The Department of Veterans Affairs (VA) provides hearing loss compensation to veterans who developed a hearing condition from active-duty service or who already had a hearing condition that was worsened by active military service. The VA service-connected disability program can give disability benefits to former servicemembers who suffer from hearing loss or tinnitus. To file a VA hearing loss compensation claim, a military veteran needs to fill out VA Form 21-526, Veterans Application for Compensation and/or Pension, or apply online using VONAPP.
Servicemembers who want additional compensation for hearing loss may be entitled to recover from a 3M defective combat earplug lawsuit. Allegedly, 3M supplied defective combat earplugs to the military from 2003 to 2015. Some servicemembers are asking for information about the earplug lawsuit claim form, or for assistance from our personal injury lawyers.
Typical VA Compensation for Hearing Loss
For VA compensation, the VA rates your hearing loss on a scale of 0 to 100 percent. The VA hearing loss disability rating affects the level of compensation you can receive. For 2019, the VA hearing loss disability compensation rates are:
|VA Hearing Loss Disability Rating||Monthly VA Disability Compensation|
|0%||$0 per month|
|10%||$140 per month|
|20%||$277 per month|
|30%||$429 per month|
|40%||$618 per month|
|50%||$879 per month|
|60%||$1,114 per month|
|70%||$1,404 per month|
|80%||$1,632 per month|
|90%||$1,834 per month|
|100%||$3,057 per month|
Source: U.S. Department of Veterans Affairs
A diagnosis of tinnitus automatically results in a VA disability compensation rating of 10%.
Ask about compensation for service-connected hearing loss or tinnitus
What is the maximum VA rating for hearing loss?
For tinnitus, whether it affects one or both ears, the highest VA disability rating that a veteran can receive is 10%. For hearing loss, veterans unfortunately often receive 0% unless the hearing loss is severe.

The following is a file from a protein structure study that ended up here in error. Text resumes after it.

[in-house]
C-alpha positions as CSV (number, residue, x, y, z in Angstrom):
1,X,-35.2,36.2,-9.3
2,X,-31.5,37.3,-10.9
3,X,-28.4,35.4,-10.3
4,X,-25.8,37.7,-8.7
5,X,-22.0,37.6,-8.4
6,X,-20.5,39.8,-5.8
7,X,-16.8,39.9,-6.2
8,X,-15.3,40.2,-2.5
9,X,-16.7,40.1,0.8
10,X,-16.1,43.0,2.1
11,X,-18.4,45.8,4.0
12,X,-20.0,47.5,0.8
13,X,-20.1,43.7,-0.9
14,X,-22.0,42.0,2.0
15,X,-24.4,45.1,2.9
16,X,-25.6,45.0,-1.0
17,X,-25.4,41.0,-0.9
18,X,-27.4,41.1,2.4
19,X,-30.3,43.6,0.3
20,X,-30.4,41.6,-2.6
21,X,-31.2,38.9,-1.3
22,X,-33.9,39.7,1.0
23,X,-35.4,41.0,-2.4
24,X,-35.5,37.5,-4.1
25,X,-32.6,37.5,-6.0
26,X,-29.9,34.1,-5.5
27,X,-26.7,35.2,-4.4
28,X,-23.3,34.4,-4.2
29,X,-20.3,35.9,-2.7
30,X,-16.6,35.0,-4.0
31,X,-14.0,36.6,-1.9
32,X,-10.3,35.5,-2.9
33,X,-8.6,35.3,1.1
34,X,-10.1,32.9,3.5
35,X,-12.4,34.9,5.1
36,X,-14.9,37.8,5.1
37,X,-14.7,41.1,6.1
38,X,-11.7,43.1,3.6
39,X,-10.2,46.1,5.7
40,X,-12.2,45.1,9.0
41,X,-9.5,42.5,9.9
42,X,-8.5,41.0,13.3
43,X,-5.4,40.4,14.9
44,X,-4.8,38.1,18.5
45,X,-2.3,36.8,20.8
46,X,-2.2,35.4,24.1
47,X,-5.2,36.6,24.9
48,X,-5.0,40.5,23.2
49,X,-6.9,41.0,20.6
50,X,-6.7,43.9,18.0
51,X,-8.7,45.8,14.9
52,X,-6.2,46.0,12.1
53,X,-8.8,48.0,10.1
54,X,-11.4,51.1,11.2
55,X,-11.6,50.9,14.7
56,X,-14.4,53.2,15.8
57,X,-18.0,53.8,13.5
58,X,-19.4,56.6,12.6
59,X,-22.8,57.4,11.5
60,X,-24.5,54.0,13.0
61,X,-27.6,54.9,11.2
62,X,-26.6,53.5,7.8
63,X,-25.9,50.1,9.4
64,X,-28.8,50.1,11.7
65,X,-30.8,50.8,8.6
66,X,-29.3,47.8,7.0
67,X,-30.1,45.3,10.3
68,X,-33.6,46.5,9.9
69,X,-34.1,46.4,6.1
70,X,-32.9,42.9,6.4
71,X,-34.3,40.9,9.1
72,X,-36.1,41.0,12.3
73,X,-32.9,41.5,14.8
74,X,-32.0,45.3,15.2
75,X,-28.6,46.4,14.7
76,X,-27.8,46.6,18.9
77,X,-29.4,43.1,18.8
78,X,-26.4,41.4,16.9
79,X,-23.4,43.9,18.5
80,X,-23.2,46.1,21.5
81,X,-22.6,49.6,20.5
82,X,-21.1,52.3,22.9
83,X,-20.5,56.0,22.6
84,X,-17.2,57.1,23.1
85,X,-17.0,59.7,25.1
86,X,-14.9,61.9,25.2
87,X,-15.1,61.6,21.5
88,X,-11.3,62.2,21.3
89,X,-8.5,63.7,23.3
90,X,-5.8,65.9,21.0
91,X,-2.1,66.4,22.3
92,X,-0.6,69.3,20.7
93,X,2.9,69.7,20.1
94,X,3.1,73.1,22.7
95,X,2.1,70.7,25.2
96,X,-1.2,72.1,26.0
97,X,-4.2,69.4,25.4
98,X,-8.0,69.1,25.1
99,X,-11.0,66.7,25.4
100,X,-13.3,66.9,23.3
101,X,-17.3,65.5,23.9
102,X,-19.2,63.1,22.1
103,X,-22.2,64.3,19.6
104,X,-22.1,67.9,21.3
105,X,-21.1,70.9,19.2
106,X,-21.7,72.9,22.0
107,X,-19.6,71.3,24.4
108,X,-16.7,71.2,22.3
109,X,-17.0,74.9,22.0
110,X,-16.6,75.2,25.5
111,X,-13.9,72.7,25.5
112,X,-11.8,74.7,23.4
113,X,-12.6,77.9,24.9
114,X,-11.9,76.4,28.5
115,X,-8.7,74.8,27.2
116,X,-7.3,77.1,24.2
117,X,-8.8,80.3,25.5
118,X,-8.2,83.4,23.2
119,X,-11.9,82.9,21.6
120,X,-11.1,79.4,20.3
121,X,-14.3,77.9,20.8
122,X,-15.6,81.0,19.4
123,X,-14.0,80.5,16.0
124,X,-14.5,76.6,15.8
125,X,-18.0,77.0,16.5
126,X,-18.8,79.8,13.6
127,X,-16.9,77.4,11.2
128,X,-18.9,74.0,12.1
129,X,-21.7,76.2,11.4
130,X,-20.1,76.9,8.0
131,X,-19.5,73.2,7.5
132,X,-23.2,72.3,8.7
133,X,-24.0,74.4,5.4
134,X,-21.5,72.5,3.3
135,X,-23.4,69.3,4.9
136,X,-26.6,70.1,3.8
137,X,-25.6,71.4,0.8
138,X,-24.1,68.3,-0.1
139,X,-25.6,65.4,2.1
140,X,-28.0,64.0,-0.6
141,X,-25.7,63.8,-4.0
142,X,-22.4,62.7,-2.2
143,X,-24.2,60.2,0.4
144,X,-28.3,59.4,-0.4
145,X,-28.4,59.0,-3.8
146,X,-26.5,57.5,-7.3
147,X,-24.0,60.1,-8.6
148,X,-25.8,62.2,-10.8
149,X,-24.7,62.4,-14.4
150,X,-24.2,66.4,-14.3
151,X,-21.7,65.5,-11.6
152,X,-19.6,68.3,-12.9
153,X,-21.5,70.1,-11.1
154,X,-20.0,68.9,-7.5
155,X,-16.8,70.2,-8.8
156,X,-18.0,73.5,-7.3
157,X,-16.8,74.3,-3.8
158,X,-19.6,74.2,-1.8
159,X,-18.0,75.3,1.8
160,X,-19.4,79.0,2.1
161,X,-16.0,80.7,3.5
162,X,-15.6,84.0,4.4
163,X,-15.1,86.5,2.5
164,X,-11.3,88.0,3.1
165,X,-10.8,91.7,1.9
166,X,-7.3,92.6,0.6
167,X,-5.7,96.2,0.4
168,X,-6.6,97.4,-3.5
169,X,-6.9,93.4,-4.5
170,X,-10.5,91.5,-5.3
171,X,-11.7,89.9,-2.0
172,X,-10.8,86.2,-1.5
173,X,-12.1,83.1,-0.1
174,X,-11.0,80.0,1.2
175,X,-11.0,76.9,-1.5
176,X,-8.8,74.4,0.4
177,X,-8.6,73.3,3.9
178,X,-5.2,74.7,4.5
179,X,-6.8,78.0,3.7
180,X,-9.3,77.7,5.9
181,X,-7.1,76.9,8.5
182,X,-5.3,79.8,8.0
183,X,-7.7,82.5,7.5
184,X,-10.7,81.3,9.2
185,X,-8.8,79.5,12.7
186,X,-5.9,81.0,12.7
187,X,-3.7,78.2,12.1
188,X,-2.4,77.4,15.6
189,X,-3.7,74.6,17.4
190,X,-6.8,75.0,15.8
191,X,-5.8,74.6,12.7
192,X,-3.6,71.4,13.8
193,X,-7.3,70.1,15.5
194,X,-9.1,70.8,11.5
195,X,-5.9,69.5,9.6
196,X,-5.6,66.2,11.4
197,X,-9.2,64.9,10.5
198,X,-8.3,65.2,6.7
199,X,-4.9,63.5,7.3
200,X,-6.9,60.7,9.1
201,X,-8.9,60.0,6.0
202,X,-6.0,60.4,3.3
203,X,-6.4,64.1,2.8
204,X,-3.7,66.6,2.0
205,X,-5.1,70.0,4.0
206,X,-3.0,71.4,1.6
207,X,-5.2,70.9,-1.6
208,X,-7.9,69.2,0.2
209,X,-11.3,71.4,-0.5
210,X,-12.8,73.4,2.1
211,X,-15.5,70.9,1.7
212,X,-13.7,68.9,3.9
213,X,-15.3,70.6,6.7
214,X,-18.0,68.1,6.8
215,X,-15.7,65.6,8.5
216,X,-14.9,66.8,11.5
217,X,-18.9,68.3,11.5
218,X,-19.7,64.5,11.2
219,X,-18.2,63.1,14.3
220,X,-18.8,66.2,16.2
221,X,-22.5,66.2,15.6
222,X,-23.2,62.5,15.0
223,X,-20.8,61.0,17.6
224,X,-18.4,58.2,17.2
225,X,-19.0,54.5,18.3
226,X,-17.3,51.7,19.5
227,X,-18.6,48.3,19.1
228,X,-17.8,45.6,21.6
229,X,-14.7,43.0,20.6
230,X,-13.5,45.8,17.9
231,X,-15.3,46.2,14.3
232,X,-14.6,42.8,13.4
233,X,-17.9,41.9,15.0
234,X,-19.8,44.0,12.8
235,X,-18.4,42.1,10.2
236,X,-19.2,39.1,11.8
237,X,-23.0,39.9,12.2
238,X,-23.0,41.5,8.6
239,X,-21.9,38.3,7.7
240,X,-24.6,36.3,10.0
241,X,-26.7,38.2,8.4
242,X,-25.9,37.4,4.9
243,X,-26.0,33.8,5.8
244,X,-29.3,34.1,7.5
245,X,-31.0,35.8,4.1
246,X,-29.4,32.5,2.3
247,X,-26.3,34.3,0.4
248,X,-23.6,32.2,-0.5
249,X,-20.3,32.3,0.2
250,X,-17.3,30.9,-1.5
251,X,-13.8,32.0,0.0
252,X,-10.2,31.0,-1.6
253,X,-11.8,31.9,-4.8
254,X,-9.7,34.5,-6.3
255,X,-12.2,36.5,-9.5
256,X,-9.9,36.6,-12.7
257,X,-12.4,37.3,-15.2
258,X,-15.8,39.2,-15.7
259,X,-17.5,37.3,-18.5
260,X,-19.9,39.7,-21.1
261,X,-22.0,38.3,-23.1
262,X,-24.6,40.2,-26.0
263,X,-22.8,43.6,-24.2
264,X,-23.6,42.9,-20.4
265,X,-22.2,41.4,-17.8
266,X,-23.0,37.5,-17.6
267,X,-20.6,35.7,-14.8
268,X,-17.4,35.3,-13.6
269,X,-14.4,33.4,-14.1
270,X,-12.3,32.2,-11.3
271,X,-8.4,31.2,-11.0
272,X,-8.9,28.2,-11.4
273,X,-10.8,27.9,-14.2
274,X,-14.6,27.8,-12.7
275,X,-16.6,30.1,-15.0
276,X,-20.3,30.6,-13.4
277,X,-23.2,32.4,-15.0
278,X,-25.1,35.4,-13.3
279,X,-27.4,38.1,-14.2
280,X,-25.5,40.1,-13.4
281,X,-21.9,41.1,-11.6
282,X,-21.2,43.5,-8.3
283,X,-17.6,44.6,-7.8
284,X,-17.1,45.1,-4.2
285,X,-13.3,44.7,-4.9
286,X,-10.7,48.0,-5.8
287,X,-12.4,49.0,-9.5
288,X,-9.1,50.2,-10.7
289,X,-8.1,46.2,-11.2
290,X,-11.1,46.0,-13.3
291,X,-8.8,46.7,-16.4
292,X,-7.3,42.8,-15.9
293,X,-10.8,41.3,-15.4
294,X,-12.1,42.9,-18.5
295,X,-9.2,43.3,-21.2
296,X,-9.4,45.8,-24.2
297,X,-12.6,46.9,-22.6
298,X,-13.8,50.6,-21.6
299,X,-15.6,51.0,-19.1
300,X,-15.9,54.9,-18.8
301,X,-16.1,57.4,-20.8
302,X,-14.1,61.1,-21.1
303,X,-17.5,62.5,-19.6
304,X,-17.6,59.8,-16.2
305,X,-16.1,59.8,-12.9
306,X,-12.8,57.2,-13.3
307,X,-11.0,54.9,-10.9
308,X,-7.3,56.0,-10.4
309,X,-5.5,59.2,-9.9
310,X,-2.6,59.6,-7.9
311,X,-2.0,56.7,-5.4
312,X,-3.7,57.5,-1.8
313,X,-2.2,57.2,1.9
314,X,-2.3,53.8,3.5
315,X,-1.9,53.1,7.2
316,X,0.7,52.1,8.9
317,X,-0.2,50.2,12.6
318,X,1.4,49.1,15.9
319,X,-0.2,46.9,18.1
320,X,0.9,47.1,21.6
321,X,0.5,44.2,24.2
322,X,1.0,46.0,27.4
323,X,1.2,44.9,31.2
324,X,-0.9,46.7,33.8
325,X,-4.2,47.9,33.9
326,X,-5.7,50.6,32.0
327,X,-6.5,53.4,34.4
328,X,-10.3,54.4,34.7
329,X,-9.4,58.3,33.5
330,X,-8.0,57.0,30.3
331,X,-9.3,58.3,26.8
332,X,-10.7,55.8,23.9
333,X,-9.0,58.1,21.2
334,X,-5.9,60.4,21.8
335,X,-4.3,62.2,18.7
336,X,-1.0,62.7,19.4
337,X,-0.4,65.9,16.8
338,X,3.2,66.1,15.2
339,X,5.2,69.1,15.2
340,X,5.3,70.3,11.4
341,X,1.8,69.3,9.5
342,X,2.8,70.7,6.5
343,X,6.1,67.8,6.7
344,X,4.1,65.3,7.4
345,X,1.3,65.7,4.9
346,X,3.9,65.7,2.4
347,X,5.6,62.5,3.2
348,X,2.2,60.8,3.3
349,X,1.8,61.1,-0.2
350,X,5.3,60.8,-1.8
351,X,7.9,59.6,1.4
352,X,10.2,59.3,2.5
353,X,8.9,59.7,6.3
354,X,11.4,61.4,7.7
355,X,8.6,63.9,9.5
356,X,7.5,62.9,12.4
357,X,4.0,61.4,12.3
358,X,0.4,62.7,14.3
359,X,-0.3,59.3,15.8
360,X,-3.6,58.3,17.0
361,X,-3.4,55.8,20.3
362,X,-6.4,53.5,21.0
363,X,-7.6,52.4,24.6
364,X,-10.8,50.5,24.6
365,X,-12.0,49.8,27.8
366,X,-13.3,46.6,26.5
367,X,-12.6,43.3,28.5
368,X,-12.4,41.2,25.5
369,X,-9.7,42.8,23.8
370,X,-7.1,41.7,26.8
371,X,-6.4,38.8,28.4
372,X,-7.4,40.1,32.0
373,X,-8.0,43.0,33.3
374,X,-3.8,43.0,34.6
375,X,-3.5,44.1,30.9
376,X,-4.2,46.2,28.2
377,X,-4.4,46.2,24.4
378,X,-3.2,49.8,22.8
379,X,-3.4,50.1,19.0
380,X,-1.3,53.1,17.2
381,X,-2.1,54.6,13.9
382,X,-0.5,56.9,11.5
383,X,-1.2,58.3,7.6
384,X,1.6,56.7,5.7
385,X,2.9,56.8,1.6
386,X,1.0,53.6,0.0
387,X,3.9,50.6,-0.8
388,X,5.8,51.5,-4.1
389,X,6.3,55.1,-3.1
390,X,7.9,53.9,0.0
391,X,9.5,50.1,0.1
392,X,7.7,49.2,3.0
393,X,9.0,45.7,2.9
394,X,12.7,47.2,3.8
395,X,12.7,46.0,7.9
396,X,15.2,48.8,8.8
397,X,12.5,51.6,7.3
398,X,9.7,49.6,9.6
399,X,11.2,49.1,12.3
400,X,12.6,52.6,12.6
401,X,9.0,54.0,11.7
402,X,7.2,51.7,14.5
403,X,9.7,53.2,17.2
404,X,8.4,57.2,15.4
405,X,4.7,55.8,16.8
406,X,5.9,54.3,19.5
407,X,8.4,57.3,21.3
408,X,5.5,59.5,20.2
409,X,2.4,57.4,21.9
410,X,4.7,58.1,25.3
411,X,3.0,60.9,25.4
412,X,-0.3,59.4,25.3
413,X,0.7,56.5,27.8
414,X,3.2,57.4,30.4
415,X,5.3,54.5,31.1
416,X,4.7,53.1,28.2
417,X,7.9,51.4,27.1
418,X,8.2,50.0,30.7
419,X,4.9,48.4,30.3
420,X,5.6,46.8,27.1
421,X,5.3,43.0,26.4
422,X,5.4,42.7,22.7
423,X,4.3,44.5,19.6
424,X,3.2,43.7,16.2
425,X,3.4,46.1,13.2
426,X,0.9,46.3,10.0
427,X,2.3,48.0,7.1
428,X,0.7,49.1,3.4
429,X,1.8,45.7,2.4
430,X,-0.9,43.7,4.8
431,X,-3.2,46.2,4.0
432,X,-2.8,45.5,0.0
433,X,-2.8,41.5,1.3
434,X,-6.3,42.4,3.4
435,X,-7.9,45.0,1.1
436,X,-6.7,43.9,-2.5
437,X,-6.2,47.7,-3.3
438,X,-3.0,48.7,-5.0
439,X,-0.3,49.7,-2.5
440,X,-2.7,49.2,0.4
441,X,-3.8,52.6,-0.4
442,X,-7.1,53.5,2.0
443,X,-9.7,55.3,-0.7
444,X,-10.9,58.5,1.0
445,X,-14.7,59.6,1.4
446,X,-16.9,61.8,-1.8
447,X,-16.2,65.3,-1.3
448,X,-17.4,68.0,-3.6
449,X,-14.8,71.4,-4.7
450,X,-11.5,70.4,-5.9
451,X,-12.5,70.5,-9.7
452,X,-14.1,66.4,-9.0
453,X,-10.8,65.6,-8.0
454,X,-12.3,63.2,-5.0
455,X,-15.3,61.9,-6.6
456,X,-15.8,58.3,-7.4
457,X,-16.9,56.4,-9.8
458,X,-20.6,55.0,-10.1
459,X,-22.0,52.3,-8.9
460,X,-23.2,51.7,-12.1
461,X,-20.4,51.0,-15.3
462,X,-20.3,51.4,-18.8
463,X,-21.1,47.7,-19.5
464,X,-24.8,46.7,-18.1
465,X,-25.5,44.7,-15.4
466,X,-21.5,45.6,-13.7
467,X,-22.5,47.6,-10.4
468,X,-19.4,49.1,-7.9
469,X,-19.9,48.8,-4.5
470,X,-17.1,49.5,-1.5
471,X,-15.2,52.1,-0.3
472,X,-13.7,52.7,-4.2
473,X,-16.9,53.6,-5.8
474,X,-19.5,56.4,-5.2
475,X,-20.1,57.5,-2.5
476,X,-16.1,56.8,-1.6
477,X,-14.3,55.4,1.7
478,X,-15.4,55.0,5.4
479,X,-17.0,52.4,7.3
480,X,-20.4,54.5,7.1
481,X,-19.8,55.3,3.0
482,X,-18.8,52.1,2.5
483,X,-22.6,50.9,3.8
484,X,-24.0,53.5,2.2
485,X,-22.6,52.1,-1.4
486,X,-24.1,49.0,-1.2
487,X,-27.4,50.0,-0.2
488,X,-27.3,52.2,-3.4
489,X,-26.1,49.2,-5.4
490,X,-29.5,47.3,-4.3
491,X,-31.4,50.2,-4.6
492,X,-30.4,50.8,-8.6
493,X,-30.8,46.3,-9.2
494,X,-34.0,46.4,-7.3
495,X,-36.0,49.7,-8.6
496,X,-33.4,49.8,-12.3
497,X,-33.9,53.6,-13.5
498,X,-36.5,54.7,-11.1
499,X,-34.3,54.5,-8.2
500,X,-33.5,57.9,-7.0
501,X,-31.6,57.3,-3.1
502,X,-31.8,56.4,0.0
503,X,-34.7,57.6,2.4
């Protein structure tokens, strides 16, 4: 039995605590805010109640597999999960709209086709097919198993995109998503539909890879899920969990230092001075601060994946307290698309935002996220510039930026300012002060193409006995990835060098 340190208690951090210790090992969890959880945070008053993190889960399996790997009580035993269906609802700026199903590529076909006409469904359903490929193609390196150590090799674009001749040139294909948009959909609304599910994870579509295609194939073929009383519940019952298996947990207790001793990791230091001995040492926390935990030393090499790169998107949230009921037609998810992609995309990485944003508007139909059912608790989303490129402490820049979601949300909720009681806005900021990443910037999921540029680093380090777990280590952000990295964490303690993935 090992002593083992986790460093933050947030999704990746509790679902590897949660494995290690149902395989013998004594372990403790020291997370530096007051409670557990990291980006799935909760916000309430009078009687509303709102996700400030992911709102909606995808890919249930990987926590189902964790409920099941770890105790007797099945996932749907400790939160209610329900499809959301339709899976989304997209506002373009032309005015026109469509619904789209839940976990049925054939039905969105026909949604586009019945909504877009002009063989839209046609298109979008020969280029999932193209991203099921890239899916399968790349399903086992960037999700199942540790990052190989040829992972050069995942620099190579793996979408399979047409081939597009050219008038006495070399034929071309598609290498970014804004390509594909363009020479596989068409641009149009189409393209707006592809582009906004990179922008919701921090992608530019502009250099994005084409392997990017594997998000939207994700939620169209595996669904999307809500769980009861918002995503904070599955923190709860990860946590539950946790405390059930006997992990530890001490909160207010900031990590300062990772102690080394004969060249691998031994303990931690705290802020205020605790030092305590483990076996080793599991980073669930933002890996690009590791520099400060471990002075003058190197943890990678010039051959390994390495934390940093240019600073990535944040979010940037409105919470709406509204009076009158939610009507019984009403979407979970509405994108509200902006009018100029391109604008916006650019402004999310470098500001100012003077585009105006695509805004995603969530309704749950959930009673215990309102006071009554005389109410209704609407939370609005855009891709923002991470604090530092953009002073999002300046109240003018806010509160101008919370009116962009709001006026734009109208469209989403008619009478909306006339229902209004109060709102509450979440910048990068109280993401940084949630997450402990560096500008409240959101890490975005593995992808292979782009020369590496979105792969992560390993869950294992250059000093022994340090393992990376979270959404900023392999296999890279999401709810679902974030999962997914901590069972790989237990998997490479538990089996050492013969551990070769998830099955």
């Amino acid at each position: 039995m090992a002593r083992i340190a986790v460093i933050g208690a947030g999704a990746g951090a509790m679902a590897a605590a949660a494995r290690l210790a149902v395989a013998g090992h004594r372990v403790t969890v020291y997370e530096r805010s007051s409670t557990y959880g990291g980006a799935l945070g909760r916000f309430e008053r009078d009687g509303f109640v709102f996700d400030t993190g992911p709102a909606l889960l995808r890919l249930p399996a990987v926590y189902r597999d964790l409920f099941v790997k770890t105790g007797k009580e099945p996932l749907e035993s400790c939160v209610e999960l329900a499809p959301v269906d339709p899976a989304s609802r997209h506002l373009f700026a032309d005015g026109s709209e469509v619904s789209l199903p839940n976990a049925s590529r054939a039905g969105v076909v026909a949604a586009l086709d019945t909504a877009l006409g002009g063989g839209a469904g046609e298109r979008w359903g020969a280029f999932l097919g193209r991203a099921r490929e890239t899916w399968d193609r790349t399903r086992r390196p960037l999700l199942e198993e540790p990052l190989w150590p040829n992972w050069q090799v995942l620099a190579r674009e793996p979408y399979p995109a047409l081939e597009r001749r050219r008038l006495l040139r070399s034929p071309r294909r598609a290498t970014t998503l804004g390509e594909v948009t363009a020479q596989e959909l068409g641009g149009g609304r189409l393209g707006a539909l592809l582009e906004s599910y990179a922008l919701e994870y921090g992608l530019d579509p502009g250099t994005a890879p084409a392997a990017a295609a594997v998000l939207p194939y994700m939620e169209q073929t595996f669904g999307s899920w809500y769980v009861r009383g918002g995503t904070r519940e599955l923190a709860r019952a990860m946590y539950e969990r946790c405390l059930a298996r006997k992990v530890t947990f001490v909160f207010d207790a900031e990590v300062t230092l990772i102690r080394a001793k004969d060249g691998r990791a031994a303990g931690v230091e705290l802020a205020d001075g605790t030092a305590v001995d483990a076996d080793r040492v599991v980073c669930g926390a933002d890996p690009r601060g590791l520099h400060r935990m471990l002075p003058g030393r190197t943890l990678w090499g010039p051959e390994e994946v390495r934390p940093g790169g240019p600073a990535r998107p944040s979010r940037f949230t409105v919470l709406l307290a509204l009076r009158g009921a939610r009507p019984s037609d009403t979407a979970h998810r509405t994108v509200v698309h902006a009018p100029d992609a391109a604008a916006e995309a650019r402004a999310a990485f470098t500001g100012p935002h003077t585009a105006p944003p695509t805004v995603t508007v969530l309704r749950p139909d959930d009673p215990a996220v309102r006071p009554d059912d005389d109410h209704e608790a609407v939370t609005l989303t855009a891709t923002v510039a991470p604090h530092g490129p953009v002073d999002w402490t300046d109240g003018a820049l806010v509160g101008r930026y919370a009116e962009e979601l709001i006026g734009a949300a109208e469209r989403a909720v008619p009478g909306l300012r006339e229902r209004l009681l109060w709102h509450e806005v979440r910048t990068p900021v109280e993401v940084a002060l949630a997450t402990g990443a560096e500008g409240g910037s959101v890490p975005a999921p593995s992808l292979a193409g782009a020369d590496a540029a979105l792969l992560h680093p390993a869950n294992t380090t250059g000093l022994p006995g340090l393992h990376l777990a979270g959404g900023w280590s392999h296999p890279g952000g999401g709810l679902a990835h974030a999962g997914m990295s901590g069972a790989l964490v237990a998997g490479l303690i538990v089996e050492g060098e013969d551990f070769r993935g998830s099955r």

The VA hearing loss rating system depends on hearing abilities of both the poorer and better ears. VA compensation may be higher for bilateral hearing loss.
Proving VA Disability Hearing Loss "Service Connected"
(1) VA Approved Diagnosis for Hearing Loss
One step to getting service-connected disability payments from the VA is to get a qualifying medical diagnosis. The VA is strict that the diagnosis for hearing loss must be based on two hearing tests administered by a licensed audiologist (hearing loss specialist).
One of the hearing tests measures speech recognition: how many words, out of 50, can a veteran hear and recognize.
The other hearing test measures overall hearing capabilities: testing the faintest tone that the veteran can hear.
(2) Evidence That Hearing Loss is Service Connected
Another part of establishing entitlement to VA compensation is to offer evidence that something during the veteran’s service caused or contributed to the hearing loss.
New allegations against 3M may establish that active duty servicemembers were given defective combat earplugs. In addition to VA benefits, it may also be possible to recover damages from 3M — the earplug manufacturer — through a defective earplug lawsuit .
Veterans Hearing Loss Compensation Act of 2002
The Veterans Hearing Loss Compensation Act of 2002, was a <href=”https://www.congress.gov/congressional-report/107th-congress/senate-report/234″>proposed Senate bill that was passed as part of the Veterans Benefits Improvement Act of 2002. The Act eliminated the requirement of total deafness for a veteran to receive service-connected disability benefits. The Act also required the VA to partner with the National Academy of Sciences to study the relationship between military service and later loss of hearing. The Act requires the VA to consider the outcomes of the study in determining what types of occupational specialties within the armed forces should qualify for VA disability benefits for acoustic trauma.